Covid group’s legal action threat over inquiry delay
CAMPAIGNERS are considering taking legal action against Boris Johnson over his failure to set a start date for the Covid-19 inquiry.
They fear the delay will result in crucial evidence about the Government’s handling of the pandemic being destroyed.
Mr Johnson committed in Parliament to a public inquiry starting in spring 2022 and in December appointed retired judge Baroness Hallet to lead it. But it has still not begun as No10 has yet to announce the final terms of reference.
Covid-19 Bereaved Families for Justice campaign are now considering a judicial review
against ministers. Elkan Abrahamson, of law firm Broudie Jackson Canter, which is advising the campaign, said: “This delay of over six months is both unprecedented and totally inexplicable. The consequences are extremely serious as it only becomes a criminal offence to destroy or tamper with evidence after the inquiry’s start date.”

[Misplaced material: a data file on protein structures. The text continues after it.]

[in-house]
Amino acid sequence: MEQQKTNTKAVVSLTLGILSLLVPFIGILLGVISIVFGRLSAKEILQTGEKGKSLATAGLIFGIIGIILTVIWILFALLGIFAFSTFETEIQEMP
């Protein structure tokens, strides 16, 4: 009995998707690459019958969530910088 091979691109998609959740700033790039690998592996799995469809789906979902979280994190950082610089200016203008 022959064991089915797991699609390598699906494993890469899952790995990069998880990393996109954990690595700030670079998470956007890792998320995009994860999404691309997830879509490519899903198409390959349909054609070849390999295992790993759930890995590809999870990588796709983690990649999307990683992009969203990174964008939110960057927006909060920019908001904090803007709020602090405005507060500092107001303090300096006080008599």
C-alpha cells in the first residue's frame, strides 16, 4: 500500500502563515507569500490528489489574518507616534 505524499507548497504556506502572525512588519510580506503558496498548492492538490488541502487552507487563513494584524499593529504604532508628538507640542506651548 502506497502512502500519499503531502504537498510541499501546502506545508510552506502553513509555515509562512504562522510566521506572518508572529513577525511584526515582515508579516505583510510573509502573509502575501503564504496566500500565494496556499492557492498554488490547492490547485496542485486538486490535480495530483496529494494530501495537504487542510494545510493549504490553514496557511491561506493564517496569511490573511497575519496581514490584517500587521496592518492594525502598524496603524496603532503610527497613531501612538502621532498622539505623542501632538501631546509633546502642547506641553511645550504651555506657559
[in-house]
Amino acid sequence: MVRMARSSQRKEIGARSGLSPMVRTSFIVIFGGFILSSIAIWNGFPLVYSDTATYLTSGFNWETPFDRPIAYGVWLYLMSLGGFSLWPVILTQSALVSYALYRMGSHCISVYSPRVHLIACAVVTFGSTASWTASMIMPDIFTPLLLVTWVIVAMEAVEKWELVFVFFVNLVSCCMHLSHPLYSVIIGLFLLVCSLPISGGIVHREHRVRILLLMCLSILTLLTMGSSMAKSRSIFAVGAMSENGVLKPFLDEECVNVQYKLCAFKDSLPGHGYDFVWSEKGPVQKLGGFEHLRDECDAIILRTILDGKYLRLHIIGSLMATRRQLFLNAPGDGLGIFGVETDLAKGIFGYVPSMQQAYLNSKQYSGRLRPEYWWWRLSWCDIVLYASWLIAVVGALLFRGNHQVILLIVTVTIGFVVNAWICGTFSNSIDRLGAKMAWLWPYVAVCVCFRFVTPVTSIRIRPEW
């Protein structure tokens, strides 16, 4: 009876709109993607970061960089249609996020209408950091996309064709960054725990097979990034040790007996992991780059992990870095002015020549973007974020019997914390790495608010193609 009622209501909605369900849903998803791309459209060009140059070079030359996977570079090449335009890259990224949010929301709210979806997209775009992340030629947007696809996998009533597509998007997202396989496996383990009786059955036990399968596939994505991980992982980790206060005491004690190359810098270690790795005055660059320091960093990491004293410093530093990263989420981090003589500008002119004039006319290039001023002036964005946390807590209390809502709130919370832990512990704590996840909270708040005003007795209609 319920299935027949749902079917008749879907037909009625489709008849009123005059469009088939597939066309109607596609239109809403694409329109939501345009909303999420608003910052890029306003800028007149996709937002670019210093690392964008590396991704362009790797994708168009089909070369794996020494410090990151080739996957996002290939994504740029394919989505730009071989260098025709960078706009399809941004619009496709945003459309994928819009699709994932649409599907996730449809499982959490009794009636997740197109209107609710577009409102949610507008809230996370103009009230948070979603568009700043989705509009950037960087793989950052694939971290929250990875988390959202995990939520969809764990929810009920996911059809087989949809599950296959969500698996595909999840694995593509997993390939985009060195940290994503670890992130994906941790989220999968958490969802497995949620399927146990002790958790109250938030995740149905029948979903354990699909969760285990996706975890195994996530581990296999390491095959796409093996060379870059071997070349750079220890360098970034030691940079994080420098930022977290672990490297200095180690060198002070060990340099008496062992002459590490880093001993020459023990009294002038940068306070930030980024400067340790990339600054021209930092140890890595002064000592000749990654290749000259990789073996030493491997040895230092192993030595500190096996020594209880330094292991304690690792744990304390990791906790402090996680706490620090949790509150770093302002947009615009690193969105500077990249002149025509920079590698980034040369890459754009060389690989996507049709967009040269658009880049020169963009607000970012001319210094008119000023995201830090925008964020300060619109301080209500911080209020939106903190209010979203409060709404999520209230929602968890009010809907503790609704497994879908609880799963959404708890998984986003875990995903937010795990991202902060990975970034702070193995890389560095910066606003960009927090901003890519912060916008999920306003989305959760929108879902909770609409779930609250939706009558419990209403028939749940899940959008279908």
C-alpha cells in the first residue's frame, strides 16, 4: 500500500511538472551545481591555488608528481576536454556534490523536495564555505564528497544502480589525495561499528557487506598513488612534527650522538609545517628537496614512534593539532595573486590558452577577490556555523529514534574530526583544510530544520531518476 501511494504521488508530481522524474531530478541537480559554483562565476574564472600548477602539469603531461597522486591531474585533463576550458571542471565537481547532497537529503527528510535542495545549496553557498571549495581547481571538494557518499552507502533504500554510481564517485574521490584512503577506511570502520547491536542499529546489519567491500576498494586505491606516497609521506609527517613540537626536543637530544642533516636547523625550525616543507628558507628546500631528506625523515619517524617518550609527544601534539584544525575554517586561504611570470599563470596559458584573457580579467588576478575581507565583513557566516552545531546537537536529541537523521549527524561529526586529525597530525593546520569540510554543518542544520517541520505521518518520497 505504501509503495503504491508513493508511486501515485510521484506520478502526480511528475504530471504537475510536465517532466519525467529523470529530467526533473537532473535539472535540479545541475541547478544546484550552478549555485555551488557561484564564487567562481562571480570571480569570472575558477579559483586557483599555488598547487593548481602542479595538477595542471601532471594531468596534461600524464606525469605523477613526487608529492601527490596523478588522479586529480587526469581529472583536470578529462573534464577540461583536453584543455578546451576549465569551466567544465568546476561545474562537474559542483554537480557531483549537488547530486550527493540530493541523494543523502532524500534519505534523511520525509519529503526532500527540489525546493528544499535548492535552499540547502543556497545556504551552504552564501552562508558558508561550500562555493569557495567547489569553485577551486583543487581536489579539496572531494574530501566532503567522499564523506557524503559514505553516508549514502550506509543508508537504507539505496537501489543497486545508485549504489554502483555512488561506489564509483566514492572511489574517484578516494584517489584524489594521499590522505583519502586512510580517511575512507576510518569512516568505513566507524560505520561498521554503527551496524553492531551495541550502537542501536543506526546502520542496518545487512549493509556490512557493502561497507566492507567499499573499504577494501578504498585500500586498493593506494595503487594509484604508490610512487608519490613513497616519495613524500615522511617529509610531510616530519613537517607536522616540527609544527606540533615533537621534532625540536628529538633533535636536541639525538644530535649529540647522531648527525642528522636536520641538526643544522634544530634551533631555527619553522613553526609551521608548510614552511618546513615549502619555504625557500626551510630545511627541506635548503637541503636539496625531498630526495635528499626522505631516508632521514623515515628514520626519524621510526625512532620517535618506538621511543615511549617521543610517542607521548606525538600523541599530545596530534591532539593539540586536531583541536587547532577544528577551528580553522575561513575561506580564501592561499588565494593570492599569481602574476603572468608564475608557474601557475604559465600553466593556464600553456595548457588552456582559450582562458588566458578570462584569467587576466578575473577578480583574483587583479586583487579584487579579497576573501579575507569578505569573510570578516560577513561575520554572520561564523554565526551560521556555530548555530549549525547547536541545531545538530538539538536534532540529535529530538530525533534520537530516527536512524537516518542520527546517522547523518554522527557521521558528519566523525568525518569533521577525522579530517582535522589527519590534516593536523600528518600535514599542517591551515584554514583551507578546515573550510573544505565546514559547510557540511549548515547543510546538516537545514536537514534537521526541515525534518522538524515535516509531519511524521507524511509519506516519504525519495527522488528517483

Jo Goodman, co-founder of Covid-19 Bereaved Families for Justice, said: “The only lesson the Prime Minister learned from Partygate is thinking he can get away with lying to the faces of bereaved families.
“He could set the inquiry up and get the process moving with the stroke of a pen. We’ll need to consider every option available.”
A Government spokeswoman said: “In accordance with the Inquiries Act, the Prime Minister has consulted the devolved administrations and is now finalising the terms of reference. These will be published shortly.”